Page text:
As a general comment, one should always be capable of asking whether or not, and if yes, then why, futuristic views of cities have anything to do with the future (as we do not know the future, it’s difficult to say). Most attempts construct features and systemic relations which deliberately depart from what we know, either in terms of forms and shapes or in terms of technologies, to the point, of course, of disenfranchising oneself with the laws of physics along the way, why not. A non negligible set of views of how cities might evolve in the future just exaggerate the good or bad sides of what they already feel which is driving the development of cities and societal life today. Some of them envisage humankind as surmounting current challenges and showing paradise-like settings, other on the contrary emphasis the dark sides of our current trends and depict quite terrifying urban environments and similarly correspondingly problematic social organizations. The fact that science fiction may add to that extra terrestrial forms of life or non-human kinds of intelligence does not alter the value of this brief inventory : most futuristic attempts, should they be expressed by current urban designers or architects wishing to bring their contributions to the set of existing creative solutions to contemporary cities, or belong to more artistic and more fiction-oriented considerations, al these proposals and designs have a lot to tell us, not on what the future might hold, but on ideas or issues which may help us learn about ourselves and explore new avenues on how to organize urban supportive factors, social as well as material, for the years to come. At the same time, this perspective on futuristic cities means that the message is not so obvious to capture and not mechanistically applicable as either a cooking recipe or, vice versa, but just the same, as a helpful list of things not to do.
For more clues and views on these « cities from the future », see in particular : http://www.infernodevelopment.com/45-incredible-futuristic-scifi-3d-city-illustrations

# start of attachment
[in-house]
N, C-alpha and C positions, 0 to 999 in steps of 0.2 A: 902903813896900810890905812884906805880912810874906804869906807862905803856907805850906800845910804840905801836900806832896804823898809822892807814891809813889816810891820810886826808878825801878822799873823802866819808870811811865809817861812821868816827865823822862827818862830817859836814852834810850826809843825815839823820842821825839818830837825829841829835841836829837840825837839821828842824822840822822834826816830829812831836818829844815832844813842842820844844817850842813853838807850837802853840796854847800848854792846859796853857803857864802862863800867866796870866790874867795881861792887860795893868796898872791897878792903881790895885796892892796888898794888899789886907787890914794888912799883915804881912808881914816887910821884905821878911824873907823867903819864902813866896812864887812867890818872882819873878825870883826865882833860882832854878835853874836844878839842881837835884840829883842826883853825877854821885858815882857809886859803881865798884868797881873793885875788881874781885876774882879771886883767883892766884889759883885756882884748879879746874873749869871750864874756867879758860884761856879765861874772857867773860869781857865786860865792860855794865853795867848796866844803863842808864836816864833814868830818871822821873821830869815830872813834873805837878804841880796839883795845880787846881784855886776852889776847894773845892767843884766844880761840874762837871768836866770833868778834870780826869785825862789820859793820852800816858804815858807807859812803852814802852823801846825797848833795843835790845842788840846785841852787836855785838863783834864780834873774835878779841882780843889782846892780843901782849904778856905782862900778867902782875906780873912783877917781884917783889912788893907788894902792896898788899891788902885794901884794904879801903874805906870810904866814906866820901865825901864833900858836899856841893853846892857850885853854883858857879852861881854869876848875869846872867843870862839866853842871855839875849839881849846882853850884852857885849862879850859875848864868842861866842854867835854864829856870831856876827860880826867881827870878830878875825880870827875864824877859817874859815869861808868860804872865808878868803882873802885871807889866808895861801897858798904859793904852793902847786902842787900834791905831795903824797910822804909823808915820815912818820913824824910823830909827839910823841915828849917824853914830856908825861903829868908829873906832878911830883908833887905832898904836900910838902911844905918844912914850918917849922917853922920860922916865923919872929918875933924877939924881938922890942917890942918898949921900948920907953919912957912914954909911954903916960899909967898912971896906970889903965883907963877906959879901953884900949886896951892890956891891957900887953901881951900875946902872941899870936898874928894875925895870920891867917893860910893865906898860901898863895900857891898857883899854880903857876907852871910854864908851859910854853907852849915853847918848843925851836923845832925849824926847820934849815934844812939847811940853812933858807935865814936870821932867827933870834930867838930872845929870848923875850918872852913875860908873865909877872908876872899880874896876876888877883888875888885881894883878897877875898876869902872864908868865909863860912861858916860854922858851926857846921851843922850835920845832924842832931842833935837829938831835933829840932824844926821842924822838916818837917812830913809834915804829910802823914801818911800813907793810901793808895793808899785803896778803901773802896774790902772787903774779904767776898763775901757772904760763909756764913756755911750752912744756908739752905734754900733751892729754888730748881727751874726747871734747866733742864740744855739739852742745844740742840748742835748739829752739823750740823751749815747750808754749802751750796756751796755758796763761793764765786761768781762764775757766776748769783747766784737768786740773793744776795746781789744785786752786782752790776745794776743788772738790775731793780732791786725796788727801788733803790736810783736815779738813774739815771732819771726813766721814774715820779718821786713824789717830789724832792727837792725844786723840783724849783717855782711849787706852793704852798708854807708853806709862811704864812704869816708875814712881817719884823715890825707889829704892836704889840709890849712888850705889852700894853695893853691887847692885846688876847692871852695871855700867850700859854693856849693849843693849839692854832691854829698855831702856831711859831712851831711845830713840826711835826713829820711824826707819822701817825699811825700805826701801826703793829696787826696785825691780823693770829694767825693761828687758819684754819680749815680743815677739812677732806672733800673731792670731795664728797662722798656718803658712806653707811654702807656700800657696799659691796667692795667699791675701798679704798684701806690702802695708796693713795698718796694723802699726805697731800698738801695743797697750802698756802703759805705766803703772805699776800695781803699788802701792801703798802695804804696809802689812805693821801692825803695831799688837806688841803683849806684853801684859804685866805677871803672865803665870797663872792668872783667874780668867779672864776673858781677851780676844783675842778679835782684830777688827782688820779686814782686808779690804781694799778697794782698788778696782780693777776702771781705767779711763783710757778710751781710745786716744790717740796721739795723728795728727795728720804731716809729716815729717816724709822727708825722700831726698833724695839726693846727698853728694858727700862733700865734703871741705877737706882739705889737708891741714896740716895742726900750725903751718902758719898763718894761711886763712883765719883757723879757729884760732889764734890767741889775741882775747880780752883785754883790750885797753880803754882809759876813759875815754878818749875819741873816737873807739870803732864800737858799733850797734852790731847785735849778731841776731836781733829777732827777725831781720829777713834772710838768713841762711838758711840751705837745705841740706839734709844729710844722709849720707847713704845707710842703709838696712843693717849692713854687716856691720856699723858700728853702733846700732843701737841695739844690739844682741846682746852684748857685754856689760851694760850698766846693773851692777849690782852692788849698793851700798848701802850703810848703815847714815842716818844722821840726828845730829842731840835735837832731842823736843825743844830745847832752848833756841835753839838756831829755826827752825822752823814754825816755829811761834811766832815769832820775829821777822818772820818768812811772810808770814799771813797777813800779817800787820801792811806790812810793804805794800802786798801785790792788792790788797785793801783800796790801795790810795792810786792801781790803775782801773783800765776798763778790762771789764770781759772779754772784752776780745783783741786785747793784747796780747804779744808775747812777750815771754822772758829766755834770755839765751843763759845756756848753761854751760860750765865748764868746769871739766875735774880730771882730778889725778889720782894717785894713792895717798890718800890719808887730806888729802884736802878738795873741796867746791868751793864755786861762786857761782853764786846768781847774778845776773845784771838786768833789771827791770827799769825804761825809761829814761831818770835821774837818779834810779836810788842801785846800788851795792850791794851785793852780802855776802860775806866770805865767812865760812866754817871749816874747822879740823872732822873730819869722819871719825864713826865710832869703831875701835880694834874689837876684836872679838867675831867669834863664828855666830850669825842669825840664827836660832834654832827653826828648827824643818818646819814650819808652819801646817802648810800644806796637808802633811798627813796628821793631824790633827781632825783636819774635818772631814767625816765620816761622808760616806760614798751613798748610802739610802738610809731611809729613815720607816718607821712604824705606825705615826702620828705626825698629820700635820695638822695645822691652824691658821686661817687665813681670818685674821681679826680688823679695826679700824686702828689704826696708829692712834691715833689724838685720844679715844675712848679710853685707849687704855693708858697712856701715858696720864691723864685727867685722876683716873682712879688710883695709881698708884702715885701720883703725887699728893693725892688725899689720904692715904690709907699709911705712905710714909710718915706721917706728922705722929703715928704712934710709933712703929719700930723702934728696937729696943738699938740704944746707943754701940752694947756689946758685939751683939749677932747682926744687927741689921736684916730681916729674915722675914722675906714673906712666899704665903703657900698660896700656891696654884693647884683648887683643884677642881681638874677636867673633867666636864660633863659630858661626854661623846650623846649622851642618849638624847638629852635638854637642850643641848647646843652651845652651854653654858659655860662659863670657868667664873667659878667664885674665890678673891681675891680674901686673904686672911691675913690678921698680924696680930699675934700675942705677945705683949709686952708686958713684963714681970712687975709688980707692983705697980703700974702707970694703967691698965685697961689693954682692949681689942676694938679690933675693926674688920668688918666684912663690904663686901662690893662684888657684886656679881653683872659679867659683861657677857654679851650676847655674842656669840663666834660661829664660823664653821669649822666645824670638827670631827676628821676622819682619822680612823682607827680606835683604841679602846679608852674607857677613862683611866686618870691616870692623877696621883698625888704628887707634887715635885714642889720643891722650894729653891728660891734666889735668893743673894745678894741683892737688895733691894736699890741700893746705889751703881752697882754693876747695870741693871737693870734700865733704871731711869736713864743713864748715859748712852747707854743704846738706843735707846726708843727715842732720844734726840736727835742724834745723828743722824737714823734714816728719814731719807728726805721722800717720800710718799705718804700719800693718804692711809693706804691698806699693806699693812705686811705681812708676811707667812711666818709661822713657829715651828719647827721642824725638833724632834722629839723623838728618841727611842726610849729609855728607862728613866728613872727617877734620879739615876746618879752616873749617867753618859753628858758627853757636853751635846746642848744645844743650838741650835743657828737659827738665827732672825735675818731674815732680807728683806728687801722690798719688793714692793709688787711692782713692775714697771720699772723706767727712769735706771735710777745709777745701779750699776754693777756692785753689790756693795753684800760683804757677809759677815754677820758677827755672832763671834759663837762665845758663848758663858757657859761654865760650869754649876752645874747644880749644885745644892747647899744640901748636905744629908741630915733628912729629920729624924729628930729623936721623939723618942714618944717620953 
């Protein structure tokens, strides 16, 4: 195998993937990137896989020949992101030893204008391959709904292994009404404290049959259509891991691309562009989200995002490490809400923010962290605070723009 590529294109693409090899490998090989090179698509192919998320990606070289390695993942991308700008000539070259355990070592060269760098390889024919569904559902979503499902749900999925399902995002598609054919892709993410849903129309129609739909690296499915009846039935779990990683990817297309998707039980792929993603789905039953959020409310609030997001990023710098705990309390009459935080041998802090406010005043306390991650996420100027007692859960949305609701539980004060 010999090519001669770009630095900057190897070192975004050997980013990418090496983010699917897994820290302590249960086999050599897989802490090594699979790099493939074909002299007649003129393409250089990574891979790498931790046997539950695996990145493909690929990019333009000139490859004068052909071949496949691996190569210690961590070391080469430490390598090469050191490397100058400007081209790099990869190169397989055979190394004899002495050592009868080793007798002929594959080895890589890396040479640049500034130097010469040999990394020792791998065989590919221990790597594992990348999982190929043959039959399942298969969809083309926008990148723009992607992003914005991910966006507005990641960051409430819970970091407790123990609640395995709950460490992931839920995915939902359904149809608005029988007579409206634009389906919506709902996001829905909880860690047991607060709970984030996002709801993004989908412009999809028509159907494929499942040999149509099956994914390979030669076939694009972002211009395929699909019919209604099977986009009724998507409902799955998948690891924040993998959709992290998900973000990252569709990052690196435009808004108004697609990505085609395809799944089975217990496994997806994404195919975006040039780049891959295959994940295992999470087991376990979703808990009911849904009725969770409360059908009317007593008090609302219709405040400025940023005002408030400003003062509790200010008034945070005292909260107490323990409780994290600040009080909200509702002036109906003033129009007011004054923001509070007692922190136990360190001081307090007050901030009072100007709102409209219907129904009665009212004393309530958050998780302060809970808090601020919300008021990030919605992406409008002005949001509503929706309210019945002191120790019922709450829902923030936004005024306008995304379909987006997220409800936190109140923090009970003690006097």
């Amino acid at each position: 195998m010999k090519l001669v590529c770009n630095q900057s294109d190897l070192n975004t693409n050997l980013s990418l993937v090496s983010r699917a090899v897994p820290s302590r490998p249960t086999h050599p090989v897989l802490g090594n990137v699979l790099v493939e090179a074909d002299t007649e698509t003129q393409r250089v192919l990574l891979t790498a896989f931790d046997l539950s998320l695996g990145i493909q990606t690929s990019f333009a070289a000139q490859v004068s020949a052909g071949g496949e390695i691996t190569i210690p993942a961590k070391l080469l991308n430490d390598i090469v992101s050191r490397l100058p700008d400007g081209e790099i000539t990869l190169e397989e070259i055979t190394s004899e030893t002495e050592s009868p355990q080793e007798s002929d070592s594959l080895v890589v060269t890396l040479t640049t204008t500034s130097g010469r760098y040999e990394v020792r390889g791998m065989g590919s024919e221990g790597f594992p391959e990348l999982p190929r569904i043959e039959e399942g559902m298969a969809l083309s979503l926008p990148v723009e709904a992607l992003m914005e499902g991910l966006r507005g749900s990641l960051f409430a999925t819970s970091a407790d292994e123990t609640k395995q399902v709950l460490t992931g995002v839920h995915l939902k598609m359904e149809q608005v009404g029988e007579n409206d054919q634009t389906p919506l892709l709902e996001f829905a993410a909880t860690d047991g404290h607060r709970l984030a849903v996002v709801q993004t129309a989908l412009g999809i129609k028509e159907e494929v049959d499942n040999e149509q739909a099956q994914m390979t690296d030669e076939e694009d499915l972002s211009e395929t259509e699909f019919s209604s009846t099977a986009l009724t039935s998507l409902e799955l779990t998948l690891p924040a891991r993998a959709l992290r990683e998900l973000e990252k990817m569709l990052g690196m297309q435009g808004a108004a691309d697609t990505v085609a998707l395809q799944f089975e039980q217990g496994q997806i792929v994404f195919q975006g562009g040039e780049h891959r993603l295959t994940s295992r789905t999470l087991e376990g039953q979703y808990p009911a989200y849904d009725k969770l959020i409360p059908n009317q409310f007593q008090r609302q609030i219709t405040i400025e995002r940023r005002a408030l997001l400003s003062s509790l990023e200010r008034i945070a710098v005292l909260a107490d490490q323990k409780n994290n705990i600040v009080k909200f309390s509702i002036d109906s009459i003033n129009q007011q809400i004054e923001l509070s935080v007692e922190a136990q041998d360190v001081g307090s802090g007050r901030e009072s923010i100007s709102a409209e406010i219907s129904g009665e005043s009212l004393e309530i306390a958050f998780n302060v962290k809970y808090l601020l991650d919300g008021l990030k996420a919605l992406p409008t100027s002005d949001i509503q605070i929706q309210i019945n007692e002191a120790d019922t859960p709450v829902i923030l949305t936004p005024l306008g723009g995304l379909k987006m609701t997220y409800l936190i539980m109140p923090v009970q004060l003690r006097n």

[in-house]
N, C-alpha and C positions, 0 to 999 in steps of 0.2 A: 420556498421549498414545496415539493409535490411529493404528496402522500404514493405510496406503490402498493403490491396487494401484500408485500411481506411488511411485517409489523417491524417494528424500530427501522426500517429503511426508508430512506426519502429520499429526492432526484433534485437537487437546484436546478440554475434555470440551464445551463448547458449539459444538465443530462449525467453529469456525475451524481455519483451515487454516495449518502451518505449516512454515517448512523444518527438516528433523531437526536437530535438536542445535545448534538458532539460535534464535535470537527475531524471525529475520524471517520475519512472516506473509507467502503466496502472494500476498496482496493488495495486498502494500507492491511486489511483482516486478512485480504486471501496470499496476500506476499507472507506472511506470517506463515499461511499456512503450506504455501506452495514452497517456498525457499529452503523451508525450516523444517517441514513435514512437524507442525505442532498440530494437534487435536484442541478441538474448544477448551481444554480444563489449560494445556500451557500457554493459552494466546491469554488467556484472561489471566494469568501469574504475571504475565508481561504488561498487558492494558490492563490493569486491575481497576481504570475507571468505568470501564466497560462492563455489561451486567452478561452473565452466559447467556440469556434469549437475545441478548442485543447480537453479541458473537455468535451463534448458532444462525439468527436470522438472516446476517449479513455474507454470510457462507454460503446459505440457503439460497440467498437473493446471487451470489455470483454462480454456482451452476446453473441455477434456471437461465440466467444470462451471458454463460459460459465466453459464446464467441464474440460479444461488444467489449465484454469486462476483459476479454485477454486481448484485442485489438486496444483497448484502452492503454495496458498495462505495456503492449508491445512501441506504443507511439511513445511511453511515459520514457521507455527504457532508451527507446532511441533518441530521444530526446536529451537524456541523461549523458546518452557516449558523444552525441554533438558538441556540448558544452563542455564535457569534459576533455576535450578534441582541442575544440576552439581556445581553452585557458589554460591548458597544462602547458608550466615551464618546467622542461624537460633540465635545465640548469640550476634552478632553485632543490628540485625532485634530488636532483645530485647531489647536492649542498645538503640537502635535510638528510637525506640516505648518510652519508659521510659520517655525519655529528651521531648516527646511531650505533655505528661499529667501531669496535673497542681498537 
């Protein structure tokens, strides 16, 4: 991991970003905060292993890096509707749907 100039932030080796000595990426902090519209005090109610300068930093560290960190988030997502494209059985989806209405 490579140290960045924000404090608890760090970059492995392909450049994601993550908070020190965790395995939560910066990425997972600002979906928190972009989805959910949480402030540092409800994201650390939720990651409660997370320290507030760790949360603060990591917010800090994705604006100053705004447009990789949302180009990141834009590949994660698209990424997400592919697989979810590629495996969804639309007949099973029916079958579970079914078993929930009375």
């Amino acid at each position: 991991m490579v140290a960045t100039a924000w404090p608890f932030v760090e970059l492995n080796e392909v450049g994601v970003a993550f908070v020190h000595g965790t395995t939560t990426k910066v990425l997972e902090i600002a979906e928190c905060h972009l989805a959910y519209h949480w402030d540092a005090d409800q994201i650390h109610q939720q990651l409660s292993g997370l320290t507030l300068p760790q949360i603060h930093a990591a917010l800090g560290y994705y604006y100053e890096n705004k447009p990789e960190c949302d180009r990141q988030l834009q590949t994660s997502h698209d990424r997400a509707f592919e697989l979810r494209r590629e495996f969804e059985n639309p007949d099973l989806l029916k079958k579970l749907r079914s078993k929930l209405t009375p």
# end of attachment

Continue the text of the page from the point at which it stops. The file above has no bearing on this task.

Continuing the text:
This creativity and its suggestive value is not so new (see for instance some Medieval or post-Medieval authors such as Cranach, Mercier and the « more recent » Wells). In the wake of these visions, everyone should for instance form his/her own opinion with a sample of initiatives and creations, and :
- meditate upon Le Corbusier design for a city of 3 million people presented at the World Art Deco exhibit of 1925 in Paris (The « Voisin » Planning), the expression by excellence of a rationalistic view of what a city ought to be, intersecting in many respects with the long history of utopian cities,
- see « Metropolis », a movie by Fritz Lang (1927), a combination of totalitarian organization with an exacerbated industrial revolution,
- get worried in the strange urban world of « Brazil », set by Terry Gilliam in his 1985 movie (and for a more complete treatment of fantastic cities in movies, see all cities mentioned in http://www.yume.co.uk/architectural-representations-of-the-city-in-science-fiction-cinema), or amused/fascinated by Luc Besson’ 1997 movie « The 5th element » (see view below)
- wander in the closer-to-us difficult atmosphere of « Les cités obscures » (« Obscure cities »), a strip-based series of urban stories by Schuiten and Peeters (1983-2009 : http://www.urbicande.be/intro/default.php?lg=en and https://www.altaplana.be/)
- and of course ponder on the even more fantastic proposals of either suspended, outer-space, underground or undersea cities which have been imagined, depicted and sometimes seriously proposed as alternatives to real-world cities.